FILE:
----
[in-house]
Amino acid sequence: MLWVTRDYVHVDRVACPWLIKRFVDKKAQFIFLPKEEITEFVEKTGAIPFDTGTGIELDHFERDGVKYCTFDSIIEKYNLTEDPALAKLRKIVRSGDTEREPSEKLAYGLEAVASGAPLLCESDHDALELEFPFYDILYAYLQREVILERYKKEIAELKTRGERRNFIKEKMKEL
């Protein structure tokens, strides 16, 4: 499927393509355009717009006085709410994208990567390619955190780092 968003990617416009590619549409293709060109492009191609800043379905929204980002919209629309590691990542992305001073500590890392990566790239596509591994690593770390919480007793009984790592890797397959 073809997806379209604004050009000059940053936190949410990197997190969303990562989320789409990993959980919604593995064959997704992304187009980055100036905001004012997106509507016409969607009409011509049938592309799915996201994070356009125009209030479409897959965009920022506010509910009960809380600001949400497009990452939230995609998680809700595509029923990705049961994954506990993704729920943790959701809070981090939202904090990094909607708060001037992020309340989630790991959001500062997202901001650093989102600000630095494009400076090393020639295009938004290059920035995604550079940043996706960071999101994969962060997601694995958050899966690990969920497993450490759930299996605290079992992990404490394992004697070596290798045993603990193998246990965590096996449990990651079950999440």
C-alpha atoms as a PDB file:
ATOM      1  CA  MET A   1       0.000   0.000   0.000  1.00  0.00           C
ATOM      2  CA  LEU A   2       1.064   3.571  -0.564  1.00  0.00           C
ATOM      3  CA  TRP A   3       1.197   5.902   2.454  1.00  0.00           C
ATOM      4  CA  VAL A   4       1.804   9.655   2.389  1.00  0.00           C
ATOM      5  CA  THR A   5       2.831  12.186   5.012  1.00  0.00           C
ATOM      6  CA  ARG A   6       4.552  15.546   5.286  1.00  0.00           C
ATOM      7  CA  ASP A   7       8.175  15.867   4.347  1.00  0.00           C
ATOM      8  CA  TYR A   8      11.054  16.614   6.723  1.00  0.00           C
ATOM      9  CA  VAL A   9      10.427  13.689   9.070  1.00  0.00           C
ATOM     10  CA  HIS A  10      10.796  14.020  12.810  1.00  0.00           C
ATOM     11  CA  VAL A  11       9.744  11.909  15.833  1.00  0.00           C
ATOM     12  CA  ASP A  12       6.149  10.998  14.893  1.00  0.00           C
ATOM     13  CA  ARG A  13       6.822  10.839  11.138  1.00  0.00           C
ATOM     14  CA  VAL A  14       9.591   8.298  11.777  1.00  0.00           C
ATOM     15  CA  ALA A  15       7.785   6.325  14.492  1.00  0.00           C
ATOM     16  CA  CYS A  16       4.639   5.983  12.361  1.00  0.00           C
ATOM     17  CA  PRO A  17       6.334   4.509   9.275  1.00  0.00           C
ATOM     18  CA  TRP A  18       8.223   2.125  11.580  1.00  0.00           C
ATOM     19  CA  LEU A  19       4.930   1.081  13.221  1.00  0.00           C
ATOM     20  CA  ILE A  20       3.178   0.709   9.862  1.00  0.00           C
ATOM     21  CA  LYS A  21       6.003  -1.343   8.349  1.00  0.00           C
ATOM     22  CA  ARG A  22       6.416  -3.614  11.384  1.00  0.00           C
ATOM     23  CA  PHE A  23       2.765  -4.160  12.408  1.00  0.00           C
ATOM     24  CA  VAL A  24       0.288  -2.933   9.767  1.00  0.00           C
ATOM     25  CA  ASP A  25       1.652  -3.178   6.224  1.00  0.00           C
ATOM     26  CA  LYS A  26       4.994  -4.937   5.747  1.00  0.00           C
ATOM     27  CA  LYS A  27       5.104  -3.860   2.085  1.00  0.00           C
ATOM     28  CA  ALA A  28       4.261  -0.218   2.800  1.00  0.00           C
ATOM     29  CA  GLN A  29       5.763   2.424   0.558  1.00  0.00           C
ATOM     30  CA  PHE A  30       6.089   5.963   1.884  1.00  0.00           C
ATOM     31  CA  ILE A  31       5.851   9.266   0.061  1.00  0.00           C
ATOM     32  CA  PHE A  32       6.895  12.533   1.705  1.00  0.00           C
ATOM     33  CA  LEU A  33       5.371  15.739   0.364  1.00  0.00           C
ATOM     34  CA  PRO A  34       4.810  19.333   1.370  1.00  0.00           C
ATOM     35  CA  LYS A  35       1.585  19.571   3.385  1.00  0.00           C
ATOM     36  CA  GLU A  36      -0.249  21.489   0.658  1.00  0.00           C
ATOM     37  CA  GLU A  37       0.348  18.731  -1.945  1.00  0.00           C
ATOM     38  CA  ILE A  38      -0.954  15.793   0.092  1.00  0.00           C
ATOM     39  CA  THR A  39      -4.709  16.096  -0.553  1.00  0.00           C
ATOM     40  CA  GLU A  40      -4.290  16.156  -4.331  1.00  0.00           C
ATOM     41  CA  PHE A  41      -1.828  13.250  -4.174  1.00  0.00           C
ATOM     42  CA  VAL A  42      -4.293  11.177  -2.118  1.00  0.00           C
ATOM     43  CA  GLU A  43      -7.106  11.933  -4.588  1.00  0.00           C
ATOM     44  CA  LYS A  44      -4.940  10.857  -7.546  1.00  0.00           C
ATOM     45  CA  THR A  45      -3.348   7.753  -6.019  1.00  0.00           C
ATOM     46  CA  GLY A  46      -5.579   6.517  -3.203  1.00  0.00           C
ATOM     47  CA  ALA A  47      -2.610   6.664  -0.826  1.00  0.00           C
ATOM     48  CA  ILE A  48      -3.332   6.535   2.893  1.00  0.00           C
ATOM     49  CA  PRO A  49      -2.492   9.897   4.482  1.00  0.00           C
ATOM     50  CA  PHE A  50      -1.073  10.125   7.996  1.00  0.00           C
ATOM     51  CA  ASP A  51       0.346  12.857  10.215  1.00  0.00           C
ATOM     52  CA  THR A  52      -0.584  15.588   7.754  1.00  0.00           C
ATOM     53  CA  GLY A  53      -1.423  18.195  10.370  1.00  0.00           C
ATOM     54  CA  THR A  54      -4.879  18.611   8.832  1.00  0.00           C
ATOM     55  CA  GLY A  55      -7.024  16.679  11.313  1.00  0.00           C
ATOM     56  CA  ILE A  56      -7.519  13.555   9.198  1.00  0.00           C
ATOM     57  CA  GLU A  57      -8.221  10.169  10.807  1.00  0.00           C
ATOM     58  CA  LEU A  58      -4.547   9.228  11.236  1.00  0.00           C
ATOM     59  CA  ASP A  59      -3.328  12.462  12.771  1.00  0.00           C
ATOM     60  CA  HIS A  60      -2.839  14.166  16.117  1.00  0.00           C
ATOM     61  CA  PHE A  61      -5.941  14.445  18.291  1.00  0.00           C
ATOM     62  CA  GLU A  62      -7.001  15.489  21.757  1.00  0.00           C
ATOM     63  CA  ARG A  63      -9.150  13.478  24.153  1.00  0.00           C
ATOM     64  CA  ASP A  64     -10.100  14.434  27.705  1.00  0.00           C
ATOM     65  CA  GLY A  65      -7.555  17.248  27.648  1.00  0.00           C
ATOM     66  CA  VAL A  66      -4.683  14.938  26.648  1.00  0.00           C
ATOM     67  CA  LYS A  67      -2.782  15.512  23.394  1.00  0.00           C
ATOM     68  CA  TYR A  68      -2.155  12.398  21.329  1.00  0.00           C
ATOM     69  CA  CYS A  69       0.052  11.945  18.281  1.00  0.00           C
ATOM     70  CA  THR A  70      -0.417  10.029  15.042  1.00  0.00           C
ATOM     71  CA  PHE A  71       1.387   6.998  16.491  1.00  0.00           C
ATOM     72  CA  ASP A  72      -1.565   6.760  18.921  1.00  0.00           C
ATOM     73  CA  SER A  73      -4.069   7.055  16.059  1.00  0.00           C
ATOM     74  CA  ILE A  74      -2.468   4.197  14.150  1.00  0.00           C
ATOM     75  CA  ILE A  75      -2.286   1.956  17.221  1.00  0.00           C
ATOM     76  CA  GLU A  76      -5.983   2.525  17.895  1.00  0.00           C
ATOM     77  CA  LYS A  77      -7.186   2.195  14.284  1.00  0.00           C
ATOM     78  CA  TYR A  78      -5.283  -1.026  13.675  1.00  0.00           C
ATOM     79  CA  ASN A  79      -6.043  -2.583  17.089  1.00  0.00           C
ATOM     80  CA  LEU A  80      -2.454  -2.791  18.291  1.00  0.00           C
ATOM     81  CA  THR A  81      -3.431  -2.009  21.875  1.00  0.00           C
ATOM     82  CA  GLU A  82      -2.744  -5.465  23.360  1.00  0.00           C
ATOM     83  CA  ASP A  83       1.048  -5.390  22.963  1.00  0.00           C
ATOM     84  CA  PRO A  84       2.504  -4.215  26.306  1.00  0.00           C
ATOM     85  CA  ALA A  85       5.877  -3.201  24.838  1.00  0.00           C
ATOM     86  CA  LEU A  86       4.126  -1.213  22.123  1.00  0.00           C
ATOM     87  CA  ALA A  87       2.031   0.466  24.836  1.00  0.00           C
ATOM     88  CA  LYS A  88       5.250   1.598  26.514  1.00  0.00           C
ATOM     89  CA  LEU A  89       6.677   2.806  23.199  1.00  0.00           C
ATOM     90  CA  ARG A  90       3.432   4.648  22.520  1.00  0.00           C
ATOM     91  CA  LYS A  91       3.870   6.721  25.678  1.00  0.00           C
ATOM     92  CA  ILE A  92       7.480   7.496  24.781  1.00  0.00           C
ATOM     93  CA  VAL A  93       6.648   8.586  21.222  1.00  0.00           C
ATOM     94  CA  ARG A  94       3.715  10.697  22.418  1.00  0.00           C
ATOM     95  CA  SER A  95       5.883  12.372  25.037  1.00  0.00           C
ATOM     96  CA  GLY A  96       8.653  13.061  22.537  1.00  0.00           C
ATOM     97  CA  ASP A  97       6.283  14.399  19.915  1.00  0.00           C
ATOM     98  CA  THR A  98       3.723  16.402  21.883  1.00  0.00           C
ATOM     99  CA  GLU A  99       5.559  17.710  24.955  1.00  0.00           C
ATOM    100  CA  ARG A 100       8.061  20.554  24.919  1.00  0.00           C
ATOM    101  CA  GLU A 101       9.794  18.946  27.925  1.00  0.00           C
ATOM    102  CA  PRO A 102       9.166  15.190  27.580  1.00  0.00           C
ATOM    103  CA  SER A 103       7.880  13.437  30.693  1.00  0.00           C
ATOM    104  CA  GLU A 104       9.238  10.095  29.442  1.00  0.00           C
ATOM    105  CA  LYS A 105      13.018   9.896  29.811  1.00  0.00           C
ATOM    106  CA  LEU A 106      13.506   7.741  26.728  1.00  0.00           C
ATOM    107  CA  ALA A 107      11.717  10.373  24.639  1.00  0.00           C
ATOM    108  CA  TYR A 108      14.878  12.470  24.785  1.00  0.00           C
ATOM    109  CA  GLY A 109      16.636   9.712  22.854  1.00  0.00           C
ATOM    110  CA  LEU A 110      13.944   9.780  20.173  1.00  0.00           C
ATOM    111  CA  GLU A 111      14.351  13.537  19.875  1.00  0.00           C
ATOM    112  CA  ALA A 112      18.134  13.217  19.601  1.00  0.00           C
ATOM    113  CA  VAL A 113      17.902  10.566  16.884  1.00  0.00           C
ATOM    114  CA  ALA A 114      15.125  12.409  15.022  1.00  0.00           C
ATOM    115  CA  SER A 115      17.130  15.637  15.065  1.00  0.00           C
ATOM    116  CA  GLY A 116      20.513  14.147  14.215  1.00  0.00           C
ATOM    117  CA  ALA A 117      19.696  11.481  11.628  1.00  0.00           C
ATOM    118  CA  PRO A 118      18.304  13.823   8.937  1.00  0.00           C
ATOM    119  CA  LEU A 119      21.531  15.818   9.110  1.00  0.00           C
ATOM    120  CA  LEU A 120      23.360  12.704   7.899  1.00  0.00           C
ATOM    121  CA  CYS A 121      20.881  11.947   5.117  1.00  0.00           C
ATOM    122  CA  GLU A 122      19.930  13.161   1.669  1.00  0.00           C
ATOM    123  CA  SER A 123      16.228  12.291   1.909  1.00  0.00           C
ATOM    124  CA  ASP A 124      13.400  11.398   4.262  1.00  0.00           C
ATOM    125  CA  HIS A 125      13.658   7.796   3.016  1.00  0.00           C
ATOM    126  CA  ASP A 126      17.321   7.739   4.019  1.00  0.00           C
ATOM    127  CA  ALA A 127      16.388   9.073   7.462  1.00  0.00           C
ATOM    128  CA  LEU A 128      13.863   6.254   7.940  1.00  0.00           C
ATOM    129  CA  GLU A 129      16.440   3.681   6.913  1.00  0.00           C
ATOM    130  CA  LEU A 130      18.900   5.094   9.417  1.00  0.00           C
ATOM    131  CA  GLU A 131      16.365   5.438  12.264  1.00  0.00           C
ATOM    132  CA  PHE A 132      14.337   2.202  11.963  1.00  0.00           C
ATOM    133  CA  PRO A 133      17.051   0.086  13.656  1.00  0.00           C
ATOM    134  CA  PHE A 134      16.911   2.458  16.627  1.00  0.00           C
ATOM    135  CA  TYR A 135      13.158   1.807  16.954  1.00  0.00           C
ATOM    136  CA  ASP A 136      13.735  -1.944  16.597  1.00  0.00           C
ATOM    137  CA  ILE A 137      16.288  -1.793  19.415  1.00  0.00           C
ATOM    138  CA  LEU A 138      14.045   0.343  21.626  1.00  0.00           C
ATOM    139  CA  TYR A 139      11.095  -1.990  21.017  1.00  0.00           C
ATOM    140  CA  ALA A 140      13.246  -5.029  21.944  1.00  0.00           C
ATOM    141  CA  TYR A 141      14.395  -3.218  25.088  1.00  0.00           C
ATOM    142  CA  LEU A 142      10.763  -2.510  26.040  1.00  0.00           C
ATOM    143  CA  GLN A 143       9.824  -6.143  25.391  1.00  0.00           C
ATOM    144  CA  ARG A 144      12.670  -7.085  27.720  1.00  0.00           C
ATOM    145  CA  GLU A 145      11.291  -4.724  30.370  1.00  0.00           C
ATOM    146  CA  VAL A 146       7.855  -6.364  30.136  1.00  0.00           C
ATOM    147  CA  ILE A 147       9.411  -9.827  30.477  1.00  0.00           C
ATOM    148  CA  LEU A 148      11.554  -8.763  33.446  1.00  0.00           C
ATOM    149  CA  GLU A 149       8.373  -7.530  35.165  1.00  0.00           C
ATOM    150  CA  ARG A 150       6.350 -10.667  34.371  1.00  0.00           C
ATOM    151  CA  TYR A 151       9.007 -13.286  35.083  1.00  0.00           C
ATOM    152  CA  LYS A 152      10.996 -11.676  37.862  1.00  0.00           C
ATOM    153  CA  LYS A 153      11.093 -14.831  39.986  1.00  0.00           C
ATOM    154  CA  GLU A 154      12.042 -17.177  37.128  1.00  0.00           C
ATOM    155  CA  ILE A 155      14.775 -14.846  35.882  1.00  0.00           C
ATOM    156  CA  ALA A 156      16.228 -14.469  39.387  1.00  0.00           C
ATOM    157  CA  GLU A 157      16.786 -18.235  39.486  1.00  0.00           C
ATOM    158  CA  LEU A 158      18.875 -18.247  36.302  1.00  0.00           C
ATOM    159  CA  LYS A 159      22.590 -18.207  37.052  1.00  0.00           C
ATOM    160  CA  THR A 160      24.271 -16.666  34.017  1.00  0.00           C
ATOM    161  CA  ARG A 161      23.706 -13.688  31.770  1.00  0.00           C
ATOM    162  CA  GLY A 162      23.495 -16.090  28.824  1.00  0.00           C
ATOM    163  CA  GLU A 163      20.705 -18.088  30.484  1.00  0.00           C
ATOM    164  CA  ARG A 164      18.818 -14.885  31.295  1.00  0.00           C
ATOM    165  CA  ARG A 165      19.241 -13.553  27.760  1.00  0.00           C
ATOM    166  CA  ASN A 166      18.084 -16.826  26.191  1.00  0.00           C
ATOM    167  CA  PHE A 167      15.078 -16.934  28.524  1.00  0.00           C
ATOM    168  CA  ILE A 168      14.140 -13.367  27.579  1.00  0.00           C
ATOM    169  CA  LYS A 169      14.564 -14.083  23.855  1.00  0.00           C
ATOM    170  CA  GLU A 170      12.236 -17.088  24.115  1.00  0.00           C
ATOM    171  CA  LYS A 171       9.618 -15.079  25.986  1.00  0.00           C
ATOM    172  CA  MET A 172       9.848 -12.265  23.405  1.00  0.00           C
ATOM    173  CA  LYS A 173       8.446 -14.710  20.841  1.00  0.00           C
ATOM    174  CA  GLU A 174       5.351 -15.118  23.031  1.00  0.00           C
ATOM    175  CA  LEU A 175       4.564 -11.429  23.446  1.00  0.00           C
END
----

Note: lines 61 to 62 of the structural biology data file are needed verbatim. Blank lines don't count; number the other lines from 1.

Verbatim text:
ATOM     57  CA  GLU A  57      -8.221  10.169  10.807  1.00  0.00           C
ATOM     58  CA  LEU A  58      -4.547   9.228  11.236  1.00  0.00           C